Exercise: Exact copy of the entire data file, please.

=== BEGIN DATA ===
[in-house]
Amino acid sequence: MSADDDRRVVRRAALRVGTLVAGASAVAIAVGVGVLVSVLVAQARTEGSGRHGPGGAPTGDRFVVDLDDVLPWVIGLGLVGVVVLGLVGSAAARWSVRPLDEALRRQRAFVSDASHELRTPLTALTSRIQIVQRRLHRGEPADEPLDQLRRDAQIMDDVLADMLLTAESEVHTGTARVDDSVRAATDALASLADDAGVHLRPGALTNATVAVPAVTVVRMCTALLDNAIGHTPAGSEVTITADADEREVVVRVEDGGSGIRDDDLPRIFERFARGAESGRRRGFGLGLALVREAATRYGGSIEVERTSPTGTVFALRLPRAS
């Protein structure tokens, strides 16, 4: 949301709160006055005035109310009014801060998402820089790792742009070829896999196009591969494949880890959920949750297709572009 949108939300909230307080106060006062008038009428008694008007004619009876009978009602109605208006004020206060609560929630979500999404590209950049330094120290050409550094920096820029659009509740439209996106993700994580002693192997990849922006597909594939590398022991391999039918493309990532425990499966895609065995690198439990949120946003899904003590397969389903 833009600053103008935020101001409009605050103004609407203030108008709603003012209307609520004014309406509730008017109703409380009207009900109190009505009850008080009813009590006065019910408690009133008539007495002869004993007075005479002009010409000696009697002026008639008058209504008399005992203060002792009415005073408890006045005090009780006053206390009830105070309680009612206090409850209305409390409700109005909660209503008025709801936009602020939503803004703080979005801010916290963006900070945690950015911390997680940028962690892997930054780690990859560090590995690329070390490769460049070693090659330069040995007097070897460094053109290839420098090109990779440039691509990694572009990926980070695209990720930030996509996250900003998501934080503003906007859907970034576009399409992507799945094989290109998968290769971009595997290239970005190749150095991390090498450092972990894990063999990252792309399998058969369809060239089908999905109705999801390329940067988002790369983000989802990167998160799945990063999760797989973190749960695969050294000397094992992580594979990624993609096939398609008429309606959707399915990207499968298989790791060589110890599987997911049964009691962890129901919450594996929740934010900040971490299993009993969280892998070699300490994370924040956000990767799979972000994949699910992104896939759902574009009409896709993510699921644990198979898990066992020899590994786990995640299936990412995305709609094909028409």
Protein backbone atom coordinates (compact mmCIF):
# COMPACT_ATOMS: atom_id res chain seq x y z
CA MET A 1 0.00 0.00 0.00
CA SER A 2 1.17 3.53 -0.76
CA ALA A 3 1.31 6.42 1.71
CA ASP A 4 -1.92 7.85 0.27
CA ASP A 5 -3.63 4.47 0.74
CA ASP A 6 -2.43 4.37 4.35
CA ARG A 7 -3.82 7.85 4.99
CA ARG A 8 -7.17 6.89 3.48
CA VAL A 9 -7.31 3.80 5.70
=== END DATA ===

[in-house]
Amino acid sequence: MSADDDRRVVRRAALRVGTLVAGASAVAIAVGVGVLVSVLVAQARTEGSGRHGPGGAPTGDRFVVDLDDVLPWVIGLGLVGVVVLGLVGSAAARWSVRPLDEALRRQRAFVSDASHELRTPLTALTSRIQIVQRRLHRGEPADEPLDQLRRDAQIMDDVLADMLLTAESEVHTGTARVDDSVRAATDALASLADDAGVHLRPGALTNATVAVPAVTVVRMCTALLDNAIGHTPAGSEVTITADADEREVVVRVEDGGSGIRDDDLPRIFERFARGAESGRRRGFGLGLALVREAATRYGGSIEVERTSPTGTVFALRLPRAS
């Protein structure tokens, strides 16, 4: 949301709160006055005035109310009014801060998402820089790792742009070829896999196009591969494949880890959920949750297709572009 949108939300909230307080106060006062008038009428008694008007004619009876009978009602109605208006004020206060609560929630979500999404590209950049330094120290050409550094920096820029659009509740439209996106993700994580002693192997990849922006597909594939590398022991391999039918493309990532425990499966895609065995690198439990949120946003899904003590397969389903 833009600053103008935020101001409009605050103004609407203030108008709603003012209307609520004014309406509730008017109703409380009207009900109190009505009850008080009813009590006065019910408690009133008539007495002869004993007075005479002009010409000696009697002026008639008058209504008399005992203060002792009415005073408890006045005090009780006053206390009830105070309680009612206090409850209305409390409700109005909660209503008025709801936009602020939503803004703080979005801010916290963006900070945690950015911390997680940028962690892997930054780690990859560090590995690329070390490769460049070693090659330069040995007097070897460094053109290839420098090109990779440039691509990694572009990926980070695209990720930030996509996250900003998501934080503003906007859907970034576009399409992507799945094989290109998968290769971009595997290239970005190749150095991390090498450092972990894990063999990252792309399998058969369809060239089908999905109705999801390329940067988002790369983000989802990167998160799945990063999760797989973190749960695969050294000397094992992580594979990624993609096939398609008429309606959707399915990207499968298989790791060589110890599987997911049964009691962890129901919450594996929740934010900040971490299993009993969280892998070699300490994370924040956000990767799979972000994949699910992104896939759902574009009409896709993510699921644990198979898990066992020899590994786990995640299936990412995305709609094909028409």
Protein backbone atom coordinates (compact mmCIF):
# COMPACT_ATOMS: atom_id res chain seq x y z
CA MET A 1 0.00 0.00 0.00
CA SER A 2 1.17 3.53 -0.76
CA ALA A 3 1.31 6.42 1.71
CA ASP A 4 -1.92 7.85 0.27
CA ASP A 5 -3.63 4.47 0.74
CA ASP A 6 -2.43 4.37 4.35
CA ARG A 7 -3.82 7.85 4.99
CA ARG A 8 -7.17 6.89 3.48
CA VAL A 9 -7.31 3.80 5.70